I solar = (Vsolar - Vbe)/R

and the power becomes

Psolar = Vsolar x Isolar

for each value of resistor.

To make a nice display on the OLED display it would be preferable to have more than 10 values (one for each different resistive load). Additional values can be obtained by fitting a polynomial curve to the power values. A library exists to do this in Arduino called CurveFitting which is easy to install via the Library Manager.

Sadly, it transpires that the Nano does not seem to have enough data memory to be able to implement both the OLED display and the curve fitting process as when both are implemented the same programme became unstable, resetting and just producing rubbish. There was insufficient time to rework the hardware circuit using  an Arduino with a larger memory (I did try the programme using a Maker WAN1310 and it seemed to work but it was not a pin for pin replacement for the Nano) so I ended up with two separate programmes. One obtains the power values, the other determines the polynomial coefficients. So I manually typed the power values into the curve fitting programme, obtained the coefficients and then manually entered them back into the first programme. I managed to get a working result although not in 'real-time'.  It would only take a bit more time and effort to rework the hardware to use the Maker WAN1310 (or some other Arduino with more memory) to create a fully working real-time measurement system.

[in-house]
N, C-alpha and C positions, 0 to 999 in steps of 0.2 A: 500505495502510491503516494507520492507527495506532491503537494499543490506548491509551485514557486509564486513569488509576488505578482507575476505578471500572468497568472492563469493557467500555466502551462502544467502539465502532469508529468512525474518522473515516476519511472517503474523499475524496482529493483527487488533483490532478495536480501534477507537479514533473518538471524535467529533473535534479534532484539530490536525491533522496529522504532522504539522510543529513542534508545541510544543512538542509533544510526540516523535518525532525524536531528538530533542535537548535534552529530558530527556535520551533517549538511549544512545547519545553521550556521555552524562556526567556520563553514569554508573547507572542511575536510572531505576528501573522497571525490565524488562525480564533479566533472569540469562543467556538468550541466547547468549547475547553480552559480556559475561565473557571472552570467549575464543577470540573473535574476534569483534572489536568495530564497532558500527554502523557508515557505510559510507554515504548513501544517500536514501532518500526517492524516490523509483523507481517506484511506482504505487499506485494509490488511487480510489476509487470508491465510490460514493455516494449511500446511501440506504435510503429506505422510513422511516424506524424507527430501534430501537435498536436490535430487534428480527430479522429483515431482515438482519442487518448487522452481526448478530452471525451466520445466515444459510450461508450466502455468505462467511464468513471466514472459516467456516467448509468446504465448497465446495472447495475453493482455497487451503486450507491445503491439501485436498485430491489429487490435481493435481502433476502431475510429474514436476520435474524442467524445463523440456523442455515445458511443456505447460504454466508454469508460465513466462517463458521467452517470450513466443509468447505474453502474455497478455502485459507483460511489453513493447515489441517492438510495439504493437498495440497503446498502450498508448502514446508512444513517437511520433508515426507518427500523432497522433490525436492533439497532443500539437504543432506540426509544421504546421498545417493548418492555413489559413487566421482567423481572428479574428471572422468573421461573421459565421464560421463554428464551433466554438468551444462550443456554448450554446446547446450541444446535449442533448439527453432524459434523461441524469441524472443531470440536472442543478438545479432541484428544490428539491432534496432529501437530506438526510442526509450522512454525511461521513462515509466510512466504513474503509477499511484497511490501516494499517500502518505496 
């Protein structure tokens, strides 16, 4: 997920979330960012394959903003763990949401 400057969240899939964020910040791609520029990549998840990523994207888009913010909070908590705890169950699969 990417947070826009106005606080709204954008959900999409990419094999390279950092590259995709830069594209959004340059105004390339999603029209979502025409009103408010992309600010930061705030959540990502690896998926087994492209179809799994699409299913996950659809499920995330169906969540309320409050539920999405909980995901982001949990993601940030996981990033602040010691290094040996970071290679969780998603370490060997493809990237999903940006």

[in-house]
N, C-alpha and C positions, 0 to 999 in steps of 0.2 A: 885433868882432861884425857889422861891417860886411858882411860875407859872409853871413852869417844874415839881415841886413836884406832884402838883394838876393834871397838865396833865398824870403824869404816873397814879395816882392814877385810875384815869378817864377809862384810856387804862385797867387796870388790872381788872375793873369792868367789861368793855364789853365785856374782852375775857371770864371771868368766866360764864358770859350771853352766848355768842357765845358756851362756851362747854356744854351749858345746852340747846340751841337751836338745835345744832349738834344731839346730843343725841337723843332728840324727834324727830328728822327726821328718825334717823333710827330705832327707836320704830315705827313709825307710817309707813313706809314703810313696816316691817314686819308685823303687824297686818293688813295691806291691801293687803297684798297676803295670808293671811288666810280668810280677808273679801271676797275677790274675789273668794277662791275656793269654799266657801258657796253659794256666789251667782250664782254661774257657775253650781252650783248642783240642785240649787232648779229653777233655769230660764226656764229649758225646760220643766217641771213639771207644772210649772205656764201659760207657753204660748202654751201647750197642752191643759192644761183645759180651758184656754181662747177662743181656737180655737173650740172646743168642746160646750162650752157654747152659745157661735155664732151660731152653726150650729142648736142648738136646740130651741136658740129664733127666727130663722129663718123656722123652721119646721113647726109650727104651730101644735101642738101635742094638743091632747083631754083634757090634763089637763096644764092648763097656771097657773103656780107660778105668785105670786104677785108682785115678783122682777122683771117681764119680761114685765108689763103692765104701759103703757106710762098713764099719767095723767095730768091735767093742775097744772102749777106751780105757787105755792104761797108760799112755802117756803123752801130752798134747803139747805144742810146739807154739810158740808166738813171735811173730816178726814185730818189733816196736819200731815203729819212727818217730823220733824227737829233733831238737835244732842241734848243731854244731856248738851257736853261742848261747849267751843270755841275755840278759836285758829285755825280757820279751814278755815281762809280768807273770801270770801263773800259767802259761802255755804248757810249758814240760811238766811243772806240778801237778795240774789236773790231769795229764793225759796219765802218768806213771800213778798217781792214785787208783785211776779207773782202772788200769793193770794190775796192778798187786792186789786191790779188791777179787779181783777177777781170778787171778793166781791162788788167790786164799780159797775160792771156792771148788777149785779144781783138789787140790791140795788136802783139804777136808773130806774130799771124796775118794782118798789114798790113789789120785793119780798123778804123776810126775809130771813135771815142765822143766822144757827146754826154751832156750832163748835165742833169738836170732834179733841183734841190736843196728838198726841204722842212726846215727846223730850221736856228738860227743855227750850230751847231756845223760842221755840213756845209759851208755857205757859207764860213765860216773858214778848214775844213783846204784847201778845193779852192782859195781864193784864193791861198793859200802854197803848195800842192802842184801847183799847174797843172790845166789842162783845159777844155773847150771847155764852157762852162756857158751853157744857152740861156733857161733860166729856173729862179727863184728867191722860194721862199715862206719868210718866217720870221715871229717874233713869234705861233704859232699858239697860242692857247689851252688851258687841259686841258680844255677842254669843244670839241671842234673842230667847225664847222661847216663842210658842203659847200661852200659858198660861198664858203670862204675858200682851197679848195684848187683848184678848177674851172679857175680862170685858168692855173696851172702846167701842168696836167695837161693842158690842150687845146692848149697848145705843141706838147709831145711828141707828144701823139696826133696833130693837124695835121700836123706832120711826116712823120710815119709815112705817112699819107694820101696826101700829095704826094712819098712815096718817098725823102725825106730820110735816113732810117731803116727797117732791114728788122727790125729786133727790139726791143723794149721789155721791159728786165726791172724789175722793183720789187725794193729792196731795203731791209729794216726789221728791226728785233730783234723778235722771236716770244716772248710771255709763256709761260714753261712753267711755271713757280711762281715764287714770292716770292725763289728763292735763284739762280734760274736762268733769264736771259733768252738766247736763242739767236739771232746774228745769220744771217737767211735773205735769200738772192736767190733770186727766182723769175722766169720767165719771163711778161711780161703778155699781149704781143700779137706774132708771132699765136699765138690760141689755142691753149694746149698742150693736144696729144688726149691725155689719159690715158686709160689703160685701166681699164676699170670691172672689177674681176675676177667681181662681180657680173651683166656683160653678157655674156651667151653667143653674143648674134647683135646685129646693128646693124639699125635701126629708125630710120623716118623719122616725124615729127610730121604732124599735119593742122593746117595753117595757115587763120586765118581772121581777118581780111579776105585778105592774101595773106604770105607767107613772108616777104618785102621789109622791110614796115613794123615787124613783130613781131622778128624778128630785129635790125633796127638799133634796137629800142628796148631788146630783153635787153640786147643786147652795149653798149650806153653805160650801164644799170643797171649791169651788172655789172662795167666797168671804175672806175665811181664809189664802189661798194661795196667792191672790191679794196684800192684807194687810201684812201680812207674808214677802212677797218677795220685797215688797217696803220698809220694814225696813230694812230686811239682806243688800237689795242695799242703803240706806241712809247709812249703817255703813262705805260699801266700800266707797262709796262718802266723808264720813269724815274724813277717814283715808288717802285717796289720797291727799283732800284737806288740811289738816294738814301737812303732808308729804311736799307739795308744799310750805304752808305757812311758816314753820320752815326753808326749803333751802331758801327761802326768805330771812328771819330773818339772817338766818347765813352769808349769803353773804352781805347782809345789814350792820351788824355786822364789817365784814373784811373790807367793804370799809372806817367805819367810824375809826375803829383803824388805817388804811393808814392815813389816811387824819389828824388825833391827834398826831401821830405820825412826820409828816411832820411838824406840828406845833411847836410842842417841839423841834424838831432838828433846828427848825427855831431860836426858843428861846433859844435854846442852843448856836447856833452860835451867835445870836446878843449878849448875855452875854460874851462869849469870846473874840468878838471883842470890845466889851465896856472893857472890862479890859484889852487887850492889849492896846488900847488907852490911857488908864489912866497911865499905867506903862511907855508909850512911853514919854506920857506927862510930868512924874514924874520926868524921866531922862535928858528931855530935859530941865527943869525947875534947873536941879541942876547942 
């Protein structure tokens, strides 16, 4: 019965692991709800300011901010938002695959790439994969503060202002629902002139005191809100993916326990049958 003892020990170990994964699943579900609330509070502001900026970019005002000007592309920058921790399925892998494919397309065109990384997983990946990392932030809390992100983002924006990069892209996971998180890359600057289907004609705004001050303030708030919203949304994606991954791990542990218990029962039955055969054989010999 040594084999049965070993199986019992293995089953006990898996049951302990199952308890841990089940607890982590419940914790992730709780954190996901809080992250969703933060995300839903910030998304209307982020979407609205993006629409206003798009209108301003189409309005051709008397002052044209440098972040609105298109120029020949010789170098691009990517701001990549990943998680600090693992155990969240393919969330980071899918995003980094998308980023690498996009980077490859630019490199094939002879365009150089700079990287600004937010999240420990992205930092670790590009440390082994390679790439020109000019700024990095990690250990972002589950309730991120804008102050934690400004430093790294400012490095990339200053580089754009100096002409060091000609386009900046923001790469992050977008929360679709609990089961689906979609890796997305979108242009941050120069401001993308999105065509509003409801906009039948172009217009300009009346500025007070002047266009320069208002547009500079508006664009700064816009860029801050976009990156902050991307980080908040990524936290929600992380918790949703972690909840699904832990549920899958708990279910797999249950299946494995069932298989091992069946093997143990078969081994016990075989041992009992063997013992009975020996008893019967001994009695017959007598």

The programme listing for the power collection part (with the graphic display part as well), is listed below. It is a bit long as the output bits controlling the resistor loads are handled explicitly rather than using a for loop, as the outputs used are not all sequential - due to the hardware construction. But, it works. It is also possible that not all of this programme is actually needed - there were many iterations.

/* Solar Cell DVM

Displays the Characteristic of a small solar cell

Dubbie Dubbie     13th Aug'21

Just for Fun

Uses an OLED 128x64 (clone of Adafruit display) with I2C with SSD1306

driver and the Adafruit library. (or is it SPI?)

GND = GND

VCC = 5V

SCL = A5

SDA = A4

10 kOhm resistors between A4-5V and A5-5V remove some problems with the I2C bus.

It doesn't seem to work without these (sometimes!)

*/

#include <Adafruit_GFX.h>      // Include core graphics library for the display

Adafruit_SSD1306 display(128, 64);  // Create display 128x64

#define displaywidth 128

#define displayheight 64

#define text_delay 500

#define LED 13

#define SCinput 0  // Analogue input bit for solar cell voltage

#define VbeVoltage 129  // Digital value of 0.63V (Vbe of ULN2003A driver)